Summer Internships 2015

Sun-soaked postcards from Bryn Mawr students

A Postcard From: Xiaoqi Geng ’16

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h_large_aiql_27e3000192f71986Name: Xiaoqi Geng

Class Year: 2016

Internship Placement: I am researching in the statistics department in UPenn this summer. I will be working on adapting a newly developed statistical method called CODEX for a large alzheimer’s disease sequencing project.

What’s happening? We’d love to hear how your internship is going!

I spent my summer with Professor Nancy Zhang in statistics department in UPenn. Before my research experience started, one of her Ph.D. students already developed a statistical method called CODEX, which is a normalization and copy number variation detection method for whole Exome Sequencing. Whole Exome Sequencing has been a trend of research area in recent years in the field of bioinformatics. The goal of this sequencing method is to identify genetic variation that is responsible for both mendelian and common diseases, such as Miller syndrome and Alzheimer’s disease, with lower cost than Whole Genome Sequencing. Along with my partner, we examined CODEX model during this summer by using data of blood samples of the same 110 individuals collected and processed from three medical centers. By doing this, we hoped to perfect CODEX so that it could serve as a better tool for Alzheimer’s Disease Sequencing Project (ADSP).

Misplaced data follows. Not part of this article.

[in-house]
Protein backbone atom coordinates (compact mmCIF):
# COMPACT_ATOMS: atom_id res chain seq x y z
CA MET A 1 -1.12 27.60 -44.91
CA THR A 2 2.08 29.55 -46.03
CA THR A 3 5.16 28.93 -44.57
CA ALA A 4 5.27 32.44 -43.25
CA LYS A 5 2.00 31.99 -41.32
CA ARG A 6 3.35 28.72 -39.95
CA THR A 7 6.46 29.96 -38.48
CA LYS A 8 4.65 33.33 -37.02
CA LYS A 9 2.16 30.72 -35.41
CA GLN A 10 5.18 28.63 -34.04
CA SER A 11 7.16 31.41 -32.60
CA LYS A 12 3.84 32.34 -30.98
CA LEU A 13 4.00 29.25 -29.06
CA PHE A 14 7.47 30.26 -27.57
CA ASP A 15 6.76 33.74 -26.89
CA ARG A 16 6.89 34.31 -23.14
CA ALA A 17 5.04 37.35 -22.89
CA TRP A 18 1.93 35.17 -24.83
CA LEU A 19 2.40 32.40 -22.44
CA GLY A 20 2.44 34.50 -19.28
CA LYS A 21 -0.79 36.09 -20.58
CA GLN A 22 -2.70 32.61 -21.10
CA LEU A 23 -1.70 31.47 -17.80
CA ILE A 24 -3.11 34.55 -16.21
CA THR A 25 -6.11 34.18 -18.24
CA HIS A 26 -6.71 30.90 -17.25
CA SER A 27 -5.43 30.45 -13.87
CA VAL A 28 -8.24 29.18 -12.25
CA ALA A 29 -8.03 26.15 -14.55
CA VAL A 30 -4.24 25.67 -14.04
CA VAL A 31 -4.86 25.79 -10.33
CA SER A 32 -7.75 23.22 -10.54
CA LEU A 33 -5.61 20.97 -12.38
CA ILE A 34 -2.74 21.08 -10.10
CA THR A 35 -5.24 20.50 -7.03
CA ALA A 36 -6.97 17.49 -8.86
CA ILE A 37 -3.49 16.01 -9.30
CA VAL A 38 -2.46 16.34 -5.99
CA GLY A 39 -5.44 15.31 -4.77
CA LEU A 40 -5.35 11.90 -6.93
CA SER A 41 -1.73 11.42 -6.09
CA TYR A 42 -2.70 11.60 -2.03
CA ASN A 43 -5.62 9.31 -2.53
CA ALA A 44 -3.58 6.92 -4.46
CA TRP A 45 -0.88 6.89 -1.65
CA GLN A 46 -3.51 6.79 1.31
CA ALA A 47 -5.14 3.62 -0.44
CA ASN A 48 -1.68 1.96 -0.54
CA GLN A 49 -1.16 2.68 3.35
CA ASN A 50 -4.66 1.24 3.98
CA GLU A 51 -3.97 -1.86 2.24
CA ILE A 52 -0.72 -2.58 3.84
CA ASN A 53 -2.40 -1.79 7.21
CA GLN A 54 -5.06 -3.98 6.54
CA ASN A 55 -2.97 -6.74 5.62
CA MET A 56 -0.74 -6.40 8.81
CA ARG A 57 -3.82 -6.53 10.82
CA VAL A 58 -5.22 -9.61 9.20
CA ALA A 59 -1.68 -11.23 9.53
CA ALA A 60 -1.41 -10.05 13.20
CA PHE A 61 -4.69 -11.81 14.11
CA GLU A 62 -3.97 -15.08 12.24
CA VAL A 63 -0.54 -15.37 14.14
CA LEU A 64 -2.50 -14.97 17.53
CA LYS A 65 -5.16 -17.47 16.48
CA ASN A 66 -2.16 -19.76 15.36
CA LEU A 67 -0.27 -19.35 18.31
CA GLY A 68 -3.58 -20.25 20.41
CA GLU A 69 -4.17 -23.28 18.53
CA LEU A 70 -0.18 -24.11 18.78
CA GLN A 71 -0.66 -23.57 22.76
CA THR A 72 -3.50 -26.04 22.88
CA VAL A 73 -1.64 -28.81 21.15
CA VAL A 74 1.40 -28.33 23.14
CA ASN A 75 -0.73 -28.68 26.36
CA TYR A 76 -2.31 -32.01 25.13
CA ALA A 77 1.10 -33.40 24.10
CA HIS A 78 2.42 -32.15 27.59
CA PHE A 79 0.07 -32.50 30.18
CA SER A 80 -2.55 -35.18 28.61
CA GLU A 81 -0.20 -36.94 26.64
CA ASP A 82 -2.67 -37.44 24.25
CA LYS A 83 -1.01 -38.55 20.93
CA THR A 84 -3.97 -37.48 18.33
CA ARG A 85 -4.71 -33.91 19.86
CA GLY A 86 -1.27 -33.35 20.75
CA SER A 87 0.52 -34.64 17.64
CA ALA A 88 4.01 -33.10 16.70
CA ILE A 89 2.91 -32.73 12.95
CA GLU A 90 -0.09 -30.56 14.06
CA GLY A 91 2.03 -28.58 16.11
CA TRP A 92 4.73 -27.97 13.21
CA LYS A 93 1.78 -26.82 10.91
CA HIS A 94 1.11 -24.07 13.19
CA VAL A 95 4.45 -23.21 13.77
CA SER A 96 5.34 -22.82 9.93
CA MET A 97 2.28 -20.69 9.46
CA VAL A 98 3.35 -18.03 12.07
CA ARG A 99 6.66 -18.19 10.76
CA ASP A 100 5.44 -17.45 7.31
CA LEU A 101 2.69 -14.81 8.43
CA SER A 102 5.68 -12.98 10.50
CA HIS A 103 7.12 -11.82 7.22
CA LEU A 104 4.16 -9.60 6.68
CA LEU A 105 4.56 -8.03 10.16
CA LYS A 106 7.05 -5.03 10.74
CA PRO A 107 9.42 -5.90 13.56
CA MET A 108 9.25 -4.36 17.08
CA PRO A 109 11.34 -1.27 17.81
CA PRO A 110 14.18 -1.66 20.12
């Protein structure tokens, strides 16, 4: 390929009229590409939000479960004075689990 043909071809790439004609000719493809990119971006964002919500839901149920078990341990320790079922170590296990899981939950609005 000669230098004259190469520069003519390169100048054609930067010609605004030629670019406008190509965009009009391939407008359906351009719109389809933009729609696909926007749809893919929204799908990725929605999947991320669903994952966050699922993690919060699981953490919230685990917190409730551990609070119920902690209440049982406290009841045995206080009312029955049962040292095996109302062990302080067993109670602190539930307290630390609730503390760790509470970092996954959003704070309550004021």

When approaching CODEX for the first time, my partner and I had no idea what the results really meant. However, after consulting with Professor Zhang, we gradually understood how to visualize data. If we realized any signal missed from the final result, we looked into the model and detected which step the signal was lost and its reason. Though we still have not finish the project, we completed running the model on 22 chromosomes of all three centers and made comparison between the results of three centers on each chromosome. We have already figured out our next goal after examining the results; we hoped to lower the threshold of the normalization and segmentation process so that the model would not be too stringent on the detected signals.

I have never thought I could do academic research before this summer. This summer’s experience provided me confidence to go into academia. Besides, I got more information of what I can do and contribute for the area of bio-statistics and bio-informatics. I really look forward to seeing this research project being applied in real life and I believe many people will be benefited if they can know at an early stage if they will have the tendency of being attacked by Alzheimer’s Disease.

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